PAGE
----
Outbreaks of algae have killed up to a million fish in the Murray Darling Basin over the last two weeks. The phenomena of “algae blooms”, when the population of algae in a river rapidly grows and dies, can be devastating to local wildlife, ecosystems and people. But what are algae blooms? What causes them, and can we prevent them?
Microscopic algae are fundamental to life on earth. These tiny plants provide the fuel that drives marine and freshwater foodwebs, and via photosynthesis, they gobble up carbon dioxide to help counteract emissions, and provide us with oxygen to breathe. Besides rivers, streams, lakes, estuaries and the coast, they can also be found in diverse environments such as snow, soil, and in corals.
But when humans channel agricultural run-off, sewerage and stormwater discharge into waterways, we dramatically increase the amount of nutrients such as nitrogen and phosphorus. This creates an imbalance, because some microscopic algae are supremely effective at mopping up nutrients and can grow very quickly, dividing up to once a day and quickly overtaking other species. The result is an algal bloom.
So why don’t we have algal blooms all the time? This is because algae don’t just require nutrients to grow. Like any plant, factors such as temperature and light availability are also important in determining how quickly algae grow and whether they form blooms. Blooms also need slow moving or still water to become established.
In Australia, our algal blooms are typically in freshwaters. The main group of algae responsible for this are known as blue-green algae, or more accurately, cyanobacteria. They regularly bloom in warmer weather in our reservoirs, lakes and slow flowing rivers. In 2016, for example, 1,700km of the Murray River was affected by an algal bloom.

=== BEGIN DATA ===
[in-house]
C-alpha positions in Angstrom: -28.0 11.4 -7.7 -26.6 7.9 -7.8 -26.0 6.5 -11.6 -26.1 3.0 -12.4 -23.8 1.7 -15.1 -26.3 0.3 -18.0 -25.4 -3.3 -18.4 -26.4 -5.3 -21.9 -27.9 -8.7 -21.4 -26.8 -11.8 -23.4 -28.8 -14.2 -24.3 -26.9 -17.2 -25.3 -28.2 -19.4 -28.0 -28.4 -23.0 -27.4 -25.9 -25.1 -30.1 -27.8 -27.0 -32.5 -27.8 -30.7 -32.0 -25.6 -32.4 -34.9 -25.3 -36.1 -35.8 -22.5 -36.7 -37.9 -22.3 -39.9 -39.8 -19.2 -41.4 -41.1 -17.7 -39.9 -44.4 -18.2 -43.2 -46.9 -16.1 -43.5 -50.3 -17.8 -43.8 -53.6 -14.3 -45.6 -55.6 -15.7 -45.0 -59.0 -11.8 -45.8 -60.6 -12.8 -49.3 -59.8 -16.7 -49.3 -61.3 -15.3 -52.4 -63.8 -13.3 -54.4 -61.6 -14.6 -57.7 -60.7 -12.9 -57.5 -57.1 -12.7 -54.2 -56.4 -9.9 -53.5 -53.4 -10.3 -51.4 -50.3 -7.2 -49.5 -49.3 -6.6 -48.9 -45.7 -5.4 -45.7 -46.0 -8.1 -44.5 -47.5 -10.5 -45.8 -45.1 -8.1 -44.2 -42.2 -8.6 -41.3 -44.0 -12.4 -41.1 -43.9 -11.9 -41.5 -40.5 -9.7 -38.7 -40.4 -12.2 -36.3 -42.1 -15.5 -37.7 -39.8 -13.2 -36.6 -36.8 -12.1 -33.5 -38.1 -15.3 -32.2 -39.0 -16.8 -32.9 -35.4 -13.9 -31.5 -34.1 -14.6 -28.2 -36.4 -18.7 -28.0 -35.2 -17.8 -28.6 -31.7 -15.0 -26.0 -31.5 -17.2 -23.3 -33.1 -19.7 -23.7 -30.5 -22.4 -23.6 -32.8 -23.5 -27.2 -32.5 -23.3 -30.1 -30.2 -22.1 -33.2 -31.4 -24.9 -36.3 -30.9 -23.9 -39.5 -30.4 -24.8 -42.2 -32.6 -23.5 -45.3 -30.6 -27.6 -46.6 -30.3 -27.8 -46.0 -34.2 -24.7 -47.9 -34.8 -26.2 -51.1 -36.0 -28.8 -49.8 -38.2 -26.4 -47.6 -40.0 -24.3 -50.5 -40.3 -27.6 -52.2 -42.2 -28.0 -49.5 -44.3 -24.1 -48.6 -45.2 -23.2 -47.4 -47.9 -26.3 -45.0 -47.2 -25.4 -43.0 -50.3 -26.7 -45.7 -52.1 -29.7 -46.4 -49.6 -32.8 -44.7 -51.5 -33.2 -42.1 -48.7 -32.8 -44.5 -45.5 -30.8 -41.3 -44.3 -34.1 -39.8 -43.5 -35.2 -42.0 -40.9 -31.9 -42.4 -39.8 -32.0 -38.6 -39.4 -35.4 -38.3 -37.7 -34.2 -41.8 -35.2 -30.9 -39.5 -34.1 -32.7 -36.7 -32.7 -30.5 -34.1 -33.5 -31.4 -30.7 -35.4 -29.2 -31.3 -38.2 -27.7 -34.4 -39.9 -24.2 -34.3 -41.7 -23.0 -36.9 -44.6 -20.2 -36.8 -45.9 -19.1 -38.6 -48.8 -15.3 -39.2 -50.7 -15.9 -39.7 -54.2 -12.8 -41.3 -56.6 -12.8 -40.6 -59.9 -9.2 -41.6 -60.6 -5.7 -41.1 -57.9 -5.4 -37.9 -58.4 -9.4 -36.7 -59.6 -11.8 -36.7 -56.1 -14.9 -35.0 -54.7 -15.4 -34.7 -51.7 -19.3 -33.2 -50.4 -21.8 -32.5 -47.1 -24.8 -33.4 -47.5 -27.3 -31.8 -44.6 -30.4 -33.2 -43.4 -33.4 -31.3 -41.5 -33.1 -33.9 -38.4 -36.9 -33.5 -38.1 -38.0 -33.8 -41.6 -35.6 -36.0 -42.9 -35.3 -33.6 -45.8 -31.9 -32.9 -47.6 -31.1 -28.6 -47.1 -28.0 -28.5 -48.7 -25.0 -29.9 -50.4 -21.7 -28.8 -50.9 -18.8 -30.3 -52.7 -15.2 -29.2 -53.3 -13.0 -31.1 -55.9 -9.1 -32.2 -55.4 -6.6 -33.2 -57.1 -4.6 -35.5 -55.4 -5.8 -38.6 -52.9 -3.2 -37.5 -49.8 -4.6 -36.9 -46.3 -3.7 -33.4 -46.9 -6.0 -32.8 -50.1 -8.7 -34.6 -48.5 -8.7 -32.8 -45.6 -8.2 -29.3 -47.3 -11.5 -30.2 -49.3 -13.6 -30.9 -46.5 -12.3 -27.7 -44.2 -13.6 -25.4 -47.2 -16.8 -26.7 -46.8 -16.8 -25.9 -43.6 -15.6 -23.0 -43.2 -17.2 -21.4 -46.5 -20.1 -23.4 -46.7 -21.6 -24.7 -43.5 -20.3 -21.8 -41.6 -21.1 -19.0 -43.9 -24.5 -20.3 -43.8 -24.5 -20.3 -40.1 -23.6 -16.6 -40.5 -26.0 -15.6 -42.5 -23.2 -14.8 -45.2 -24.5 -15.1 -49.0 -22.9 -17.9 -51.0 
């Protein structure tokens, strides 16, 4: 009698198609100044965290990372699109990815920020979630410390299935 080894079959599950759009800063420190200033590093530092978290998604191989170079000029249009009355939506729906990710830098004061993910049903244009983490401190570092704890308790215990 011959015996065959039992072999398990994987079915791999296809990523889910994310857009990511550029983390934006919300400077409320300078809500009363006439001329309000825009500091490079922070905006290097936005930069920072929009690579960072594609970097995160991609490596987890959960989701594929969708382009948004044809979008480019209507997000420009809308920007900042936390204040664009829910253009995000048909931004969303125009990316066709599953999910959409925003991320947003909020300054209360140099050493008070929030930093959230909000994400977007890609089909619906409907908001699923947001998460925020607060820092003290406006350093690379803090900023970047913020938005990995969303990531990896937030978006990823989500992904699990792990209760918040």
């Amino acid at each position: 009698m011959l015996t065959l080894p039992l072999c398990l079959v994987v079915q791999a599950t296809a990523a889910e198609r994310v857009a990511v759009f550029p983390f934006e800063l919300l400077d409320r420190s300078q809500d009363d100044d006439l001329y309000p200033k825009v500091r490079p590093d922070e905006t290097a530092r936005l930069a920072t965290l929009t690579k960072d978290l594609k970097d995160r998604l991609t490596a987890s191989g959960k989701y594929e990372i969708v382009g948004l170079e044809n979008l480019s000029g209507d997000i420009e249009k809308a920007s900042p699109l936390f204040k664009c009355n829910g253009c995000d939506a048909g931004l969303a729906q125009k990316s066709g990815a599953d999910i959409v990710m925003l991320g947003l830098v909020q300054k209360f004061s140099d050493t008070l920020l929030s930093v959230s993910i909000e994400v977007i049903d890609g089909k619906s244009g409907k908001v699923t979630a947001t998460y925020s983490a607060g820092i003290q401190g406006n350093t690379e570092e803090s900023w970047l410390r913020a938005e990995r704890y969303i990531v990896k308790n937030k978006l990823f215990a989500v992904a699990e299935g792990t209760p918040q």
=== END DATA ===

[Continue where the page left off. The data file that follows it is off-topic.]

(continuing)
There are many ways they impact the environment and economy. Some algal blooms are toxic, requiring expensive water treatment and – in extreme cases – shutdown of water supplies. This isn’t just a problem in Australia. In 2014, some 500,000 people in the US were left without drinking water due to a toxic algal bloom in Lake Erie.
The toxins can also affect domestic animals, such as dogs, when they drink contaminated water, and limit use of lakes and rivers for swimming, boating and fishing. Even when algal blooms are not toxic, they unbalance the food web, reducing the number of species of animals and plants.
They can also reduce oxygen levels at night, as they switch from photosynthesis (producing oxygen) during the day, to a process called respiration at night where they use oxygen. Low oxygen can stress and even kill fish and other animals if they cannot escape this.